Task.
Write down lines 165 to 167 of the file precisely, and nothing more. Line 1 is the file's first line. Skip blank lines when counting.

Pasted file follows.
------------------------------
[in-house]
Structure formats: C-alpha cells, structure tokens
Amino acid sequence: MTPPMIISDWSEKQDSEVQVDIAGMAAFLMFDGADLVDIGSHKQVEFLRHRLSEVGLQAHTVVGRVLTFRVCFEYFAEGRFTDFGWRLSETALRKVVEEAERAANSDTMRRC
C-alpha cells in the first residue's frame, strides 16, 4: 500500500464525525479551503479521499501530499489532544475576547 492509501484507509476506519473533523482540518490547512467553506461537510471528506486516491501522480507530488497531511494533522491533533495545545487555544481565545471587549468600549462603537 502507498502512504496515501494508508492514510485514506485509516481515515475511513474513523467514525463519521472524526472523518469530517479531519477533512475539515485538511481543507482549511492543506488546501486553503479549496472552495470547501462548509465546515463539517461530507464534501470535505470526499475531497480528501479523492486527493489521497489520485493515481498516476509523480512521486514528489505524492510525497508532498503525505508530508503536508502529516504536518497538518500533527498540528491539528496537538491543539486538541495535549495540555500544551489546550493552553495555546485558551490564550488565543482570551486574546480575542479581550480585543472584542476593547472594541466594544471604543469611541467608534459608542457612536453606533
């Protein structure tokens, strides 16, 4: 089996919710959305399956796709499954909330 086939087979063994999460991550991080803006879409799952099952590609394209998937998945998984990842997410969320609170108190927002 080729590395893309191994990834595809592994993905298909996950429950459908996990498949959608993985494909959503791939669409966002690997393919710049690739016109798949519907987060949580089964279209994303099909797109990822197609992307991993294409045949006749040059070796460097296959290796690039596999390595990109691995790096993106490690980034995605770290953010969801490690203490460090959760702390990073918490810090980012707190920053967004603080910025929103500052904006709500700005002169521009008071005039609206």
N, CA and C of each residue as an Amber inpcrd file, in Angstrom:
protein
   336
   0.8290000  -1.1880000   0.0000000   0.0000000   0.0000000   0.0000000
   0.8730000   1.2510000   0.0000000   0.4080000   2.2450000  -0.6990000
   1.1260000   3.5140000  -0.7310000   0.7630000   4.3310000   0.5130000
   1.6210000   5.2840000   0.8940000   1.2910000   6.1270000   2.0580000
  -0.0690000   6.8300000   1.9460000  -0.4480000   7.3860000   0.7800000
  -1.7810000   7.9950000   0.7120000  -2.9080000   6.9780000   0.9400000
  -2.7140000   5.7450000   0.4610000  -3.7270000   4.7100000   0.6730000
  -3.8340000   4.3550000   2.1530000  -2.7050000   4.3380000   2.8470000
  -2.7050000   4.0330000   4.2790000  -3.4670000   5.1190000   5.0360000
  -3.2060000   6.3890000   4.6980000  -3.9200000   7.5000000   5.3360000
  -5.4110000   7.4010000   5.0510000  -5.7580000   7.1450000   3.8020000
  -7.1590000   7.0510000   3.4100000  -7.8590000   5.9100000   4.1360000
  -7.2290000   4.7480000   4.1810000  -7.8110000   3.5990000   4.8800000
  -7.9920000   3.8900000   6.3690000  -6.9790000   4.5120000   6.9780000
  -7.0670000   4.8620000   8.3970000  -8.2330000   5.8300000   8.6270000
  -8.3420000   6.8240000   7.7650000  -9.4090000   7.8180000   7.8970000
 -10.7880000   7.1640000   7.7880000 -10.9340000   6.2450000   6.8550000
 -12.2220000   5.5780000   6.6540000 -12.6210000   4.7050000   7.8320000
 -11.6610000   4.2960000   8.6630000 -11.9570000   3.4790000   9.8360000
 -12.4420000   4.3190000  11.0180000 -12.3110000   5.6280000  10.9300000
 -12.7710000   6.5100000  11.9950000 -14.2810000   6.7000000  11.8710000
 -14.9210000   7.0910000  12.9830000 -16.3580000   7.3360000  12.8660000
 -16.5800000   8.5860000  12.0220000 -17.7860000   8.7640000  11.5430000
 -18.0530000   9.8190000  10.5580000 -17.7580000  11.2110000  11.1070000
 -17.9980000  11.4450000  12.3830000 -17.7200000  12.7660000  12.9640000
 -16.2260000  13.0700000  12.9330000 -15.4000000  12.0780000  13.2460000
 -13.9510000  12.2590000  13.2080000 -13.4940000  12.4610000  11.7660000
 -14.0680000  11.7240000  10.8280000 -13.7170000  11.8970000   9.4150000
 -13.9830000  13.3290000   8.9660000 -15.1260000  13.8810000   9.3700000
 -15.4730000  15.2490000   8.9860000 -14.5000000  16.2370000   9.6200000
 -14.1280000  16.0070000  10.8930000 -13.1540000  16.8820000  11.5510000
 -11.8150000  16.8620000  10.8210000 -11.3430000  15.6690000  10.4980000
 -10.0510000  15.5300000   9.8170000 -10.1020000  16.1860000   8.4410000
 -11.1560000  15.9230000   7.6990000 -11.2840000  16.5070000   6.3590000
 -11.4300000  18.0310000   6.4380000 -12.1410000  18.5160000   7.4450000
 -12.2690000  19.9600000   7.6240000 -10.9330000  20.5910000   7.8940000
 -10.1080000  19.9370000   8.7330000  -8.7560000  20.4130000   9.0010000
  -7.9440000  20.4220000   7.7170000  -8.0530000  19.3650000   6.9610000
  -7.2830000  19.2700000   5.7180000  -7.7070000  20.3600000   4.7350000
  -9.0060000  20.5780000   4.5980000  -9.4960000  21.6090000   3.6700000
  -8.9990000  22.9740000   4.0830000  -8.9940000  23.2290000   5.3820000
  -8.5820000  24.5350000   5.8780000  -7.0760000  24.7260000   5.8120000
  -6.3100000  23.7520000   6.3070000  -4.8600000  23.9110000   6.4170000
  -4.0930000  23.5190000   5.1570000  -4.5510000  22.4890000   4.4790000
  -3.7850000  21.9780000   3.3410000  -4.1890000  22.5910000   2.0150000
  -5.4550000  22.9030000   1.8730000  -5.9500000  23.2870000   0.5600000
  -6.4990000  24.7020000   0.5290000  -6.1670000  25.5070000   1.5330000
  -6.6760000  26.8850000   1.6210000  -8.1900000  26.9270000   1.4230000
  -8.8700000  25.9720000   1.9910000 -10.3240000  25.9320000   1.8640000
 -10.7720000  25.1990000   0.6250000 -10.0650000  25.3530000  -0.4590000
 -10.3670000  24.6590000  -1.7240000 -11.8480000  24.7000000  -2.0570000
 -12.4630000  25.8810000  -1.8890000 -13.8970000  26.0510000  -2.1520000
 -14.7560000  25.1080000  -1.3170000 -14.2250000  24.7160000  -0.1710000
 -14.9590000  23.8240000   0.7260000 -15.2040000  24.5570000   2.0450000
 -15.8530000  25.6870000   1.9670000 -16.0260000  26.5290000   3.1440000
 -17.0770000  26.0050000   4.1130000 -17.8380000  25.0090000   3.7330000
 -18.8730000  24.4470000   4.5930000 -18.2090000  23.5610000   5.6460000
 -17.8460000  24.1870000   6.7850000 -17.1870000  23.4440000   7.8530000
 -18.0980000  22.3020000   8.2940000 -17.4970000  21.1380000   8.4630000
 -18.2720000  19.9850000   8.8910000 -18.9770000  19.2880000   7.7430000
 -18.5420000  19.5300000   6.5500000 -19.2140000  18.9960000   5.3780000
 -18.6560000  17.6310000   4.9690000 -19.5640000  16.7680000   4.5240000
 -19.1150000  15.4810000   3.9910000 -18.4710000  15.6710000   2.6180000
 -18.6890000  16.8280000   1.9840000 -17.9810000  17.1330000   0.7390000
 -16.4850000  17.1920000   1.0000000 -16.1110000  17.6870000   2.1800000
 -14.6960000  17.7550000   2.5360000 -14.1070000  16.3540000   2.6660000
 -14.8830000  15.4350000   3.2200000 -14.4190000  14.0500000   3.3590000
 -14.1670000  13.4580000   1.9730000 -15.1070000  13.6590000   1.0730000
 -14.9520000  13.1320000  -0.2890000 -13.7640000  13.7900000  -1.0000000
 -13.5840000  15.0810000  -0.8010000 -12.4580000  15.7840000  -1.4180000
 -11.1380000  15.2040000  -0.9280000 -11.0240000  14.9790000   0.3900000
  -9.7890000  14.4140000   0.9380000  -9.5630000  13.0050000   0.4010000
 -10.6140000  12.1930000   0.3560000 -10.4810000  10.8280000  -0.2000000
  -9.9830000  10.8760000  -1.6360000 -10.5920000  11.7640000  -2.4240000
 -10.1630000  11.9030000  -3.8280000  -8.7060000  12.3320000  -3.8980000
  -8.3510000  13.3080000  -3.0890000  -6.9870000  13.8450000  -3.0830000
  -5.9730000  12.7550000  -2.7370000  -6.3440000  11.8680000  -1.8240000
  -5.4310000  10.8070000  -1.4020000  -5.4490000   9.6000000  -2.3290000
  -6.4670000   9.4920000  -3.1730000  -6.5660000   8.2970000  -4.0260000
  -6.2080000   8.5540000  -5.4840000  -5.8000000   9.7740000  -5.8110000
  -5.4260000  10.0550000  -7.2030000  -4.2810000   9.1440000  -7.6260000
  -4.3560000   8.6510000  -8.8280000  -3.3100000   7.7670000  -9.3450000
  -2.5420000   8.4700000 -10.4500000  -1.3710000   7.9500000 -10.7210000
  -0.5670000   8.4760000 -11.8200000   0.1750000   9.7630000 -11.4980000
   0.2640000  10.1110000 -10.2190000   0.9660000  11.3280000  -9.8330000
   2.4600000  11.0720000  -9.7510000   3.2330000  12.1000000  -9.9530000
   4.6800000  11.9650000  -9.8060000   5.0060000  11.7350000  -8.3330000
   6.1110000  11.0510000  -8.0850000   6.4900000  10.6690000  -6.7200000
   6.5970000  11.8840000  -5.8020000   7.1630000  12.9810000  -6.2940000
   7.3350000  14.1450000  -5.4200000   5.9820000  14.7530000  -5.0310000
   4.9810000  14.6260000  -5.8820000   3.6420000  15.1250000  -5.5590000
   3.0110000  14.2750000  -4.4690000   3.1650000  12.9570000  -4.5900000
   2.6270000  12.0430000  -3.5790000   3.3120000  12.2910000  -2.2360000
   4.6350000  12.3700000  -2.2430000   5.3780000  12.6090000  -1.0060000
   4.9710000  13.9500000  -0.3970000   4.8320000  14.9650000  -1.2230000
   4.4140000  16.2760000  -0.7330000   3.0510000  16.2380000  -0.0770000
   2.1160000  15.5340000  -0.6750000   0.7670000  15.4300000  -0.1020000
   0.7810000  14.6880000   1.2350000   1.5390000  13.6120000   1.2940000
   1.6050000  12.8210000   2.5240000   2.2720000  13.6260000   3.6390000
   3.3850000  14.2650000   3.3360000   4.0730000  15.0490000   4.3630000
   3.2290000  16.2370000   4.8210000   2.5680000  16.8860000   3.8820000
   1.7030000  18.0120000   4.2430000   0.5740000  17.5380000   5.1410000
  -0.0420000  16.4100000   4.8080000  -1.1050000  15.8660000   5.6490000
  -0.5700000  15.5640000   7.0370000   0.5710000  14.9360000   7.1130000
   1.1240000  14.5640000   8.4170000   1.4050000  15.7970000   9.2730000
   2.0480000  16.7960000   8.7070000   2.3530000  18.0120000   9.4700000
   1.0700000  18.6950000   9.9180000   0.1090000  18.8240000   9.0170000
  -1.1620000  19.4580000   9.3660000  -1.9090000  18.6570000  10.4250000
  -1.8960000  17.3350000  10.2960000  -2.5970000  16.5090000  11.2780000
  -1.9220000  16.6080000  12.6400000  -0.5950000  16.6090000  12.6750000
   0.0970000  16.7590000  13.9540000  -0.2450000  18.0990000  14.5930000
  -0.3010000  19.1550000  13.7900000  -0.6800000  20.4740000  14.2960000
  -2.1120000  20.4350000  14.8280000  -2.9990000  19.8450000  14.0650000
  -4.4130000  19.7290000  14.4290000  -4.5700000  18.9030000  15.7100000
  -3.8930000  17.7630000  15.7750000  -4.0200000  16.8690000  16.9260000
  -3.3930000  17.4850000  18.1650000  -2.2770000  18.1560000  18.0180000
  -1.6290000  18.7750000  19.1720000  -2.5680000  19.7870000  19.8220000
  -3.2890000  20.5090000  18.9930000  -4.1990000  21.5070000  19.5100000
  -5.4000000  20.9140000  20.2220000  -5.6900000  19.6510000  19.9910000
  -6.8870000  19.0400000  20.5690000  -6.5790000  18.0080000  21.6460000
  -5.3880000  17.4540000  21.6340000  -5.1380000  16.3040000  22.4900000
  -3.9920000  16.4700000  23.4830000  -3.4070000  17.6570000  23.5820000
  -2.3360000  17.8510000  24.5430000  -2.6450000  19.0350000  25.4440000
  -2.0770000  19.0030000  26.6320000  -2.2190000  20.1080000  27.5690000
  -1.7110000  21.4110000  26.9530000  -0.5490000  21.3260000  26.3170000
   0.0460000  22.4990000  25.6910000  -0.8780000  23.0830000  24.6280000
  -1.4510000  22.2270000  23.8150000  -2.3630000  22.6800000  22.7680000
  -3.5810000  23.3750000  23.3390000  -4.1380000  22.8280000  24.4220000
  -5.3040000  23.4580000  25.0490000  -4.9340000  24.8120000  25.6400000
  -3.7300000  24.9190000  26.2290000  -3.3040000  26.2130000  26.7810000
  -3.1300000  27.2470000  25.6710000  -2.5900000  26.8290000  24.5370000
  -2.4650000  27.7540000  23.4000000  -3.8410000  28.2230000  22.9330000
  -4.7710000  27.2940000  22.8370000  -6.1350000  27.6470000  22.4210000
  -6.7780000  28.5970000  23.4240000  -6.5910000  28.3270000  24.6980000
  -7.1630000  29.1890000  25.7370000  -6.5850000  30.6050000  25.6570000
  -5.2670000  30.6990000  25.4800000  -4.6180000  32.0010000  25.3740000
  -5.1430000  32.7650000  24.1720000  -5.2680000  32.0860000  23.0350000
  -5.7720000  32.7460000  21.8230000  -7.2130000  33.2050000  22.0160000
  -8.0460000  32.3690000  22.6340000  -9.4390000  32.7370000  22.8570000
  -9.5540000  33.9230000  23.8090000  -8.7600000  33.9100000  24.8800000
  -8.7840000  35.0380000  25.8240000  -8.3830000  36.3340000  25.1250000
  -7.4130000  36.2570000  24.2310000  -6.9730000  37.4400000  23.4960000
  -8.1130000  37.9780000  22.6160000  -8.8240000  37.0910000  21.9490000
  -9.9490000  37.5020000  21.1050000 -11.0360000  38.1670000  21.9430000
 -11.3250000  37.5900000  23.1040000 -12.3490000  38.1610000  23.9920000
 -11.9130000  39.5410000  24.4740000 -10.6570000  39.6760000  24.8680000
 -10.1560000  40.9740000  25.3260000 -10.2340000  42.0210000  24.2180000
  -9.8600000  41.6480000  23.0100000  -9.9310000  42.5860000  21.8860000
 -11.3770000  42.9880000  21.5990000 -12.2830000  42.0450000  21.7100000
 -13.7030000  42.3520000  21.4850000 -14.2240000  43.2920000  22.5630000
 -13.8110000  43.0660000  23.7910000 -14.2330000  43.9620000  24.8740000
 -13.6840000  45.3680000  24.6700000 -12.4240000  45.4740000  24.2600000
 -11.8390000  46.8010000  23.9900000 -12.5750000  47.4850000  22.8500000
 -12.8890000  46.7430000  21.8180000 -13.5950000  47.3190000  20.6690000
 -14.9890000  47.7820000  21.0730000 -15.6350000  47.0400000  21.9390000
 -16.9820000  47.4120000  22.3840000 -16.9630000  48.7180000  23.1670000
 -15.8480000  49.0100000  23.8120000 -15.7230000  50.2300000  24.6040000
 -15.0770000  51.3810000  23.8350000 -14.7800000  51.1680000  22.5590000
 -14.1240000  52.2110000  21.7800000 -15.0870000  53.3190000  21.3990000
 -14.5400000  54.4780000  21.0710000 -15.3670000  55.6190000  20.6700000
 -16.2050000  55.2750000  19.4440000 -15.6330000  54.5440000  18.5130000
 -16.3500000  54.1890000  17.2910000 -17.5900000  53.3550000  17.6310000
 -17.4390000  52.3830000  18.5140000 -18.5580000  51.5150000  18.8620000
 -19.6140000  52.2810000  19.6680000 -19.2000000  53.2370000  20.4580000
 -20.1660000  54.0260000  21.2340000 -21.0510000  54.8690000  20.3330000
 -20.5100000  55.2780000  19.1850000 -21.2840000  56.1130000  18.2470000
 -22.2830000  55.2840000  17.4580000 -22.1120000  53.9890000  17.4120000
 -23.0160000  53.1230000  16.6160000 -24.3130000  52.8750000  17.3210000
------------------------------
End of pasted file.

 -15.8480000  49.0100000  23.8120000 -15.7230000  50.2300000  24.6040000
 -15.0770000  51.3810000  23.8350000 -14.7800000  51.1680000  22.5590000
 -14.1240000  52.2110000  21.7800000 -15.0870000  53.3190000  21.3990000